By concentrating growth in a downtown area, a city ultimately can see a savings of tax dollars.
That was one of the themes Thursday in a presentation by Smart Growth America to local community and business leaders during a session designed to develop strategies to stimulate downtown Macon.
It’s the second workshop that Smart Growth America -- a national nonprofit that received funding from the federal Department of Housing and Urban Development -- has conducted in Macon. The workshop was sponsored by the John S. and James L. Knight Foundation.
Chris Zimmerman, vice president of economic development for Smart Growth America, said his organization conducted research in five locations -- Macon; Madison, Wisconsin; West Des Moines, Iowa; Dona Ana County, New Mexico; and Indianapolis. The studies examine whether a city is better off growing over a large area within its limits or concentrating on a specific area, such as downtown.
“It’s a lot more economical to (grow) downtown than it is to disperse it,” he said during a Wednesday interview. “Sprawl costs more.”
Zimmerman noted a few reasons why downtown growth should be encouraged. One main one is that a downtown already contains existing infrastructure, so it’s cheaper than expanding into previously undeveloped areas.
Moving into a different area, Zimmerman said, means having to expand water/sewer services, garbage pickup, school bus routes, fire protection and other services, meaning more tax dollars spent. A downtown area, he said, already has many of these services in place.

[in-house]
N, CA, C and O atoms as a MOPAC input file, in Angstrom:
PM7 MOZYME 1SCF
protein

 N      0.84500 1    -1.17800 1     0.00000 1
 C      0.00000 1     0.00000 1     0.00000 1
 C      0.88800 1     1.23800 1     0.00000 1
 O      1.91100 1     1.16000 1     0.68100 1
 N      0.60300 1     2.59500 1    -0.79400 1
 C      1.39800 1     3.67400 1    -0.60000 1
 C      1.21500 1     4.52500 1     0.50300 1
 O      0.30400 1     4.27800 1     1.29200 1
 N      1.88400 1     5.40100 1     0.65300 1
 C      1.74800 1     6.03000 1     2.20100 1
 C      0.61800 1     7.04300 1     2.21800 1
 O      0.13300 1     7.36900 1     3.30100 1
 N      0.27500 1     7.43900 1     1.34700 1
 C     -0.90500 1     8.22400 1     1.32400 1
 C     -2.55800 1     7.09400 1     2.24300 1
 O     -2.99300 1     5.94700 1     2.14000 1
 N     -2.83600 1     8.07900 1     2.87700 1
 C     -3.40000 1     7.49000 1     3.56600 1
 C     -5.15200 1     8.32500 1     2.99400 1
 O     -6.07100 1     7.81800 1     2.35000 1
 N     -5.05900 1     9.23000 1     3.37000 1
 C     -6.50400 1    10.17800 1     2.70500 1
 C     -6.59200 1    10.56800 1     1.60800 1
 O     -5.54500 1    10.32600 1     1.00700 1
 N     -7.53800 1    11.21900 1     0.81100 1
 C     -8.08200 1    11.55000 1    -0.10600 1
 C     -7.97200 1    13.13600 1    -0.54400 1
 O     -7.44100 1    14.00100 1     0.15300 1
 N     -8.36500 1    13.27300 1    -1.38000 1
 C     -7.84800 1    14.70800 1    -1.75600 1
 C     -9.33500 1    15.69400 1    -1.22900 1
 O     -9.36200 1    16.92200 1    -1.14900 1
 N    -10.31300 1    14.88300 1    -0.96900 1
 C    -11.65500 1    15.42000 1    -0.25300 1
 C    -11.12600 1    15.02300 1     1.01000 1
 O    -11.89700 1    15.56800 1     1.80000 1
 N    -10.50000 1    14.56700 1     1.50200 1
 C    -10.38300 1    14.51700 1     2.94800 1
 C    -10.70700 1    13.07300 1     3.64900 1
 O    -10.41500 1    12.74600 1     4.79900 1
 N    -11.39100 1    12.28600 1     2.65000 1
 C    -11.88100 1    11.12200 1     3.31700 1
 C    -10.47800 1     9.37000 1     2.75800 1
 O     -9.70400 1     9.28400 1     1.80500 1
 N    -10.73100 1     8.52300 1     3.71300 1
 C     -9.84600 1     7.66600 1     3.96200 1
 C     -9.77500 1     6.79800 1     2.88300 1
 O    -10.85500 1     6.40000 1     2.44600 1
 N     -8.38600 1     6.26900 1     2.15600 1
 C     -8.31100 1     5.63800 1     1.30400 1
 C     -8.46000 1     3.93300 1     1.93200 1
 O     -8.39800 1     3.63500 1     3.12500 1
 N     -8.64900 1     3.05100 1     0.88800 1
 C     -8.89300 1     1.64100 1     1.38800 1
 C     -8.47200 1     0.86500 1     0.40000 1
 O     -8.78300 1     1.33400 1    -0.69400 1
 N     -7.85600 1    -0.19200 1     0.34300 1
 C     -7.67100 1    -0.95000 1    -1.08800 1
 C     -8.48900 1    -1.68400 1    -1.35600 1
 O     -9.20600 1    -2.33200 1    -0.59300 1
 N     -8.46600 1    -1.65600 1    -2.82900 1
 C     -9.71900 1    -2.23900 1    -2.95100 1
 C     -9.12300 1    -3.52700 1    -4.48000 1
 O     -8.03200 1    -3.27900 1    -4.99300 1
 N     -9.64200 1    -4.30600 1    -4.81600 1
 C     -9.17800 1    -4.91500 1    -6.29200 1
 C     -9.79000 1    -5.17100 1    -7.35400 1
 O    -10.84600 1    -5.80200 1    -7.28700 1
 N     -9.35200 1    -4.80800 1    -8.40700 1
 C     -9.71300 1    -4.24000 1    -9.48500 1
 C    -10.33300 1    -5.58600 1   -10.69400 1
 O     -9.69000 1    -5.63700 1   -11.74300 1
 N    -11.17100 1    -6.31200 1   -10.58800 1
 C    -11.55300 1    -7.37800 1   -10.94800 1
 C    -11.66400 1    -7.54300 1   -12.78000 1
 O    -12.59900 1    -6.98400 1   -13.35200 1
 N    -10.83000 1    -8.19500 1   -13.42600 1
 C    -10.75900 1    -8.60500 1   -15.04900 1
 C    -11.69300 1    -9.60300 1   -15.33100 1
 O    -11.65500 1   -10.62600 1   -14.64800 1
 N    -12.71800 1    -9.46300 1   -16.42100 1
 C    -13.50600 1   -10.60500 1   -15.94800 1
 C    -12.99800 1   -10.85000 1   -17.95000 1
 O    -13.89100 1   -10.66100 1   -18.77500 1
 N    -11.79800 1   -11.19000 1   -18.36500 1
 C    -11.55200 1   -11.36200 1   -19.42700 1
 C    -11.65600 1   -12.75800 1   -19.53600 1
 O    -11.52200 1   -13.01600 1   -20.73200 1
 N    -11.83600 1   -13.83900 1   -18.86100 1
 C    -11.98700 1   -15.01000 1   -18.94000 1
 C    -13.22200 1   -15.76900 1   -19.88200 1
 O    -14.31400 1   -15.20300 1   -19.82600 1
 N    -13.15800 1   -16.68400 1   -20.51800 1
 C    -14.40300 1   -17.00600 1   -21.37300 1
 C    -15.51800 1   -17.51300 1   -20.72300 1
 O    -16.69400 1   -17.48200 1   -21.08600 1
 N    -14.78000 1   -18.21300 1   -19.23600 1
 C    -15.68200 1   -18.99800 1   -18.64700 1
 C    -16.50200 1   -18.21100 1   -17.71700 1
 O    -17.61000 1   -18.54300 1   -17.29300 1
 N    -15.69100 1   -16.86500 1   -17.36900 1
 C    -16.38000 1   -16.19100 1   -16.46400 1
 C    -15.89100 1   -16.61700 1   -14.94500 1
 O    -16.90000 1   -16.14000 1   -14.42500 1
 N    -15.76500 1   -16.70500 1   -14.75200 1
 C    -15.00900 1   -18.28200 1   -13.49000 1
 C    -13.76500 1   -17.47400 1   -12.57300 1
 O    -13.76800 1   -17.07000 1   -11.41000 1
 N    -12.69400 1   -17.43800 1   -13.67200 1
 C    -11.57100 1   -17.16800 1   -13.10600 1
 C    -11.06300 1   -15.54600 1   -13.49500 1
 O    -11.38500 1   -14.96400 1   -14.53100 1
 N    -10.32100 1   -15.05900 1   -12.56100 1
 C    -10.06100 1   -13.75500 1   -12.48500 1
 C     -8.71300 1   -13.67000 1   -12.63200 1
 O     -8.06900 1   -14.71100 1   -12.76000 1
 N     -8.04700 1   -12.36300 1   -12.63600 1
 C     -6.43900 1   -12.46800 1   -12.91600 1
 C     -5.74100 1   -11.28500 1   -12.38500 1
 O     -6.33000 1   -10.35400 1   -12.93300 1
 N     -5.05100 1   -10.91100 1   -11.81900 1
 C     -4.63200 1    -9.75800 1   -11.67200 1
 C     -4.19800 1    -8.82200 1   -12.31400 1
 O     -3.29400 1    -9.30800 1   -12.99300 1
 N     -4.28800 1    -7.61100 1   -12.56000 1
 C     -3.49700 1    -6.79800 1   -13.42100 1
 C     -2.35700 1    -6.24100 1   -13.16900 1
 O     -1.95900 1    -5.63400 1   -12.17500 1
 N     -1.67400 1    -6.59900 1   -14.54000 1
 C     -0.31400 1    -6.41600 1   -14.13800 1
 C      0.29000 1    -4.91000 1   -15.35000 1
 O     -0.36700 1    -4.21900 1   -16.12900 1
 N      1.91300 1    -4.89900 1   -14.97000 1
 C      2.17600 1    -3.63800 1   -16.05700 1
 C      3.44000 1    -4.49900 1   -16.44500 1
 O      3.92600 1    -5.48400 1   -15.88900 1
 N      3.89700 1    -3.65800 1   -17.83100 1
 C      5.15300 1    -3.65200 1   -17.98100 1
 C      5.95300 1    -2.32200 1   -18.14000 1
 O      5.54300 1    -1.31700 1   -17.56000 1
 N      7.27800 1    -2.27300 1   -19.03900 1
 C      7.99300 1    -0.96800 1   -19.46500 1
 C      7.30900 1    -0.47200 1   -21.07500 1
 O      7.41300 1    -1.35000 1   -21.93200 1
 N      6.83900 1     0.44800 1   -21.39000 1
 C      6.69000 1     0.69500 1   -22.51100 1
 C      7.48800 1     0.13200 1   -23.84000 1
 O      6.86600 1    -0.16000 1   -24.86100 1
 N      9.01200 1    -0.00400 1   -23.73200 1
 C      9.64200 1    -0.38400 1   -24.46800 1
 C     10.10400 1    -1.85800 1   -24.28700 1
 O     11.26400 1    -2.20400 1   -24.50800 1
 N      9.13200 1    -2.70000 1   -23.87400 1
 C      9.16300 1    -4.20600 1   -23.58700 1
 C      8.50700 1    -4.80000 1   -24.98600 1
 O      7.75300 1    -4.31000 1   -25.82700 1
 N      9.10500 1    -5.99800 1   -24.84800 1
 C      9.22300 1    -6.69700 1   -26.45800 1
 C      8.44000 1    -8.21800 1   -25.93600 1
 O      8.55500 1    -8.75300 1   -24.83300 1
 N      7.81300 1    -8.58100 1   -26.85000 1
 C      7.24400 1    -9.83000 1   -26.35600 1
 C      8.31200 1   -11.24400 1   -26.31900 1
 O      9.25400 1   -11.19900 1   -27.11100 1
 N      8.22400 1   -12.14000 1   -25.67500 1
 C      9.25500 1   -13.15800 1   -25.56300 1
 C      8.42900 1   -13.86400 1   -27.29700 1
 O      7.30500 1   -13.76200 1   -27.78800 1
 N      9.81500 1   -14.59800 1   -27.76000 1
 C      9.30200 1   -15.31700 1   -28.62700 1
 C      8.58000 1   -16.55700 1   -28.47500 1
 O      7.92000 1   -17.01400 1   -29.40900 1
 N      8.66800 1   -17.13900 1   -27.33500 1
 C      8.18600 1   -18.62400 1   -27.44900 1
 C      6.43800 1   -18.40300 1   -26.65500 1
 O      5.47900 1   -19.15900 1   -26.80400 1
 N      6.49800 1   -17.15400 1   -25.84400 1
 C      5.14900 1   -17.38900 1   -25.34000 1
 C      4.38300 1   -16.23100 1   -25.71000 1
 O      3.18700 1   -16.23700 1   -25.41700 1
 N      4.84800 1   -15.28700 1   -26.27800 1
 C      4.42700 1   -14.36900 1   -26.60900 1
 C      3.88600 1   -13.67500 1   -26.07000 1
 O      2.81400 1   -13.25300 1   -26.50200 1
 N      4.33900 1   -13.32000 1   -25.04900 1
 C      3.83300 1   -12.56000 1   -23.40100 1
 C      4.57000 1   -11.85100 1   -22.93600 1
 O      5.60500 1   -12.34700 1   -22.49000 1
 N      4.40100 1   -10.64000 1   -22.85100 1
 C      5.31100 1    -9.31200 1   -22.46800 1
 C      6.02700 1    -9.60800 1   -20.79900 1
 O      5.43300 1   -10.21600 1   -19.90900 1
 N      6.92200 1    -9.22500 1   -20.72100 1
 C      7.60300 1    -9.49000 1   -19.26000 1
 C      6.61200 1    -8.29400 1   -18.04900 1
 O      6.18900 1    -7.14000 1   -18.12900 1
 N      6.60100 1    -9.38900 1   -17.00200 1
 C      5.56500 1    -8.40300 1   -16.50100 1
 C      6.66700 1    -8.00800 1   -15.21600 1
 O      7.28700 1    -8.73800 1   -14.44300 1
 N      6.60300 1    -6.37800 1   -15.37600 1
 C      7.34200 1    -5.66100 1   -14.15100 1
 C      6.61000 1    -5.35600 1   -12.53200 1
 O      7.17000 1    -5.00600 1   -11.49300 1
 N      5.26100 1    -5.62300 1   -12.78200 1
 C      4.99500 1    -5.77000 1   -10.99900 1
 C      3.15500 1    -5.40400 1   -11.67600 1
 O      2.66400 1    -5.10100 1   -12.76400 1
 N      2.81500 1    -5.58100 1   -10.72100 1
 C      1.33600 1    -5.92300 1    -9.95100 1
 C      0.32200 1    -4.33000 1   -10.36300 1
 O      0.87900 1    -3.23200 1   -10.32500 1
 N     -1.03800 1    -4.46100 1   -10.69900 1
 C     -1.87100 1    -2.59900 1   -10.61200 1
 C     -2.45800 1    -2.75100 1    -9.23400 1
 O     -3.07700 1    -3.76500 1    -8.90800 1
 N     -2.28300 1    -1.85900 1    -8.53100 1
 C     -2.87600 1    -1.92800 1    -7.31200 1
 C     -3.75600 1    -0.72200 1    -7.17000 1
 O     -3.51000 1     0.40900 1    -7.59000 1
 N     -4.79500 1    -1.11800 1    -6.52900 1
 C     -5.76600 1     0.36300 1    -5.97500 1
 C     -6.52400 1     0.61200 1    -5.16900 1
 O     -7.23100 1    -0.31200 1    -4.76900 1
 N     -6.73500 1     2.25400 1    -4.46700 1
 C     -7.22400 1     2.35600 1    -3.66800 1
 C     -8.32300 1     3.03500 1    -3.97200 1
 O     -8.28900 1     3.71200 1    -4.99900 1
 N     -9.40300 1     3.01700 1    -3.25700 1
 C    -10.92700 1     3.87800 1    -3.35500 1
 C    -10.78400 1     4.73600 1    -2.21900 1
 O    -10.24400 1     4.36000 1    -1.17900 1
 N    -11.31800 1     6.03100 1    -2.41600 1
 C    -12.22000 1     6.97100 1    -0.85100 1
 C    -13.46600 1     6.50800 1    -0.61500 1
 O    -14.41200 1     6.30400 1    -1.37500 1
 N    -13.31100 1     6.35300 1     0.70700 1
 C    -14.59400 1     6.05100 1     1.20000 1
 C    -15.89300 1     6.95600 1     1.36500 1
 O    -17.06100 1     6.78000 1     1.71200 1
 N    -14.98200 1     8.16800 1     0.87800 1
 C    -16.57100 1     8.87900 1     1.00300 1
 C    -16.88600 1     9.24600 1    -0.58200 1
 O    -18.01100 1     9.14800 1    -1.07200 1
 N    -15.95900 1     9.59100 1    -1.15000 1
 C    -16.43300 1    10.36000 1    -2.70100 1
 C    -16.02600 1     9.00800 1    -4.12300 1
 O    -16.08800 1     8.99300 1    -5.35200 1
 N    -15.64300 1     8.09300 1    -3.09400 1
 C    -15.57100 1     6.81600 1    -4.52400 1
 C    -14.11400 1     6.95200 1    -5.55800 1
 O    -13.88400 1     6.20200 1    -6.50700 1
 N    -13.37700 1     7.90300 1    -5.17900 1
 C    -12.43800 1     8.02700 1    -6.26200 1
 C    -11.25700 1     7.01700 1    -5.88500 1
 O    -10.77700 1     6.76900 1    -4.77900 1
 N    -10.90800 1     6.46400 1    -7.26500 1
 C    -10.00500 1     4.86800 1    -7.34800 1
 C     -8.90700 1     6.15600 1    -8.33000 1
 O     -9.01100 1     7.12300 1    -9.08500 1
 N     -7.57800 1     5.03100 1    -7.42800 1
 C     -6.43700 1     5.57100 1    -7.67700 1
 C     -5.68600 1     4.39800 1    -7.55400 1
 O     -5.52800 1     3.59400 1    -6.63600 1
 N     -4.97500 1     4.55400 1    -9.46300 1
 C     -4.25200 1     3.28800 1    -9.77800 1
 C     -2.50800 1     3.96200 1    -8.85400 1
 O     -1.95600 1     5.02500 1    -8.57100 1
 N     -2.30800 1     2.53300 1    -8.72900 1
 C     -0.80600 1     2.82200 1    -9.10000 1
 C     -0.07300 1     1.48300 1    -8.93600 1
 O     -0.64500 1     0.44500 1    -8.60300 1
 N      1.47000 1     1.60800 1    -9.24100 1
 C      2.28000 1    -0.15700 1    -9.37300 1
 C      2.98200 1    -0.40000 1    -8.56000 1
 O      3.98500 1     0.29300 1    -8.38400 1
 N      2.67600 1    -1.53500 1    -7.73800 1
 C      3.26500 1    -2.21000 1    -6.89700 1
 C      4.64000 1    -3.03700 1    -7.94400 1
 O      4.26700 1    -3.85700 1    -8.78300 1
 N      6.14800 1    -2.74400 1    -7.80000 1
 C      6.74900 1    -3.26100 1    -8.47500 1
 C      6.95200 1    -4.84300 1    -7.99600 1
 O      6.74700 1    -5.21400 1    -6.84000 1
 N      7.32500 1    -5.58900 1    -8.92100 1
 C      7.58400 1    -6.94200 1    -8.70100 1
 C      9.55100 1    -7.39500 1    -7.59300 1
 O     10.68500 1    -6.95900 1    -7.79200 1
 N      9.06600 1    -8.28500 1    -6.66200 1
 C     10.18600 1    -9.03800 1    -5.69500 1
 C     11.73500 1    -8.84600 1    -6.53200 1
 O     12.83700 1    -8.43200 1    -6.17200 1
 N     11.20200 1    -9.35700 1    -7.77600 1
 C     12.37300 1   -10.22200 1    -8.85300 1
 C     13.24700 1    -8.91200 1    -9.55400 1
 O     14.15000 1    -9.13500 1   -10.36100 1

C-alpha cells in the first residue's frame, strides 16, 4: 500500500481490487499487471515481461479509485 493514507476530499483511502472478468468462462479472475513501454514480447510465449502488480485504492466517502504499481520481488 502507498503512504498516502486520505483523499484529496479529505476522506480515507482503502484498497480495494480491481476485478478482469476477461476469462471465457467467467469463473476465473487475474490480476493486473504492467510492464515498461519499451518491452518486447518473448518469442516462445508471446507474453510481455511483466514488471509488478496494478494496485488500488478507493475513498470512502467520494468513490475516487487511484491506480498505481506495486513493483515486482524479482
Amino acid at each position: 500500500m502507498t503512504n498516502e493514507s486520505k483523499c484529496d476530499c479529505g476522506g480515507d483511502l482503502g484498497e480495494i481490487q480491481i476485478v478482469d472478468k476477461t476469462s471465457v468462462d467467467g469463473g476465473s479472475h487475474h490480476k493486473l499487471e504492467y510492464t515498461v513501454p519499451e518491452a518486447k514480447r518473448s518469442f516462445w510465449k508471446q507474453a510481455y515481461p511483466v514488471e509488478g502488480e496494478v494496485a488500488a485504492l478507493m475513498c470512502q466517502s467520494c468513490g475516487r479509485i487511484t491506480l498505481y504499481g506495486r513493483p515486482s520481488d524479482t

Zimmerman also said walkability is a growing trend in cities across the nation, and a downtown’s walkability makes for higher real estate values and is more attractive to potential residents and businesses.
“Companies are moving to where the talent is,” he said. “They are moving to downtowns instead of these office parks. Walkable places are showing that real estate is at a premium.”
In Macon-Bibb County, Zimmerman’s data shows that while the entire county grew from 150,000 in 1980 to 155,000 in 2010, the population within the former city limits during that time period dropped significantly, from about 116,000 to 91,000.
Zimmerman’s research also shows that Macon’s downtown has significantly higher property values per acre.
Smart Growth America’s workshop is helping to build on ideas already underway in Macon, said Alex Morrison, executive director of the Macon-Bibb County Urban Development Authority.
“We’re integrating this work with the Macon Action Plan to show where we are,” Morrison said. “This presentation shows why efforts like MAP are so important. It’s a choice people make to live here and work here. ... It’s really about growing the entire community in a sensible way.”
John Robert Smith, a senior policy advisor for Smart Growth America, said a city such as Macon could get a better return on investing its assets. He said the decisions the current generation of leadership will make in the next few years will have a lasting impact.
“I truly believe there’s an opportunity (in Macon),” he said. “You have the leadership here with elected officials and private companies to brighten the future for your grandchildren. This generation has to have the courage to seize the opportunity. I think you have a good foundation built and can capitalize on it in an even larger way.”
To contact writer Phillip Ramati, call 744-4334.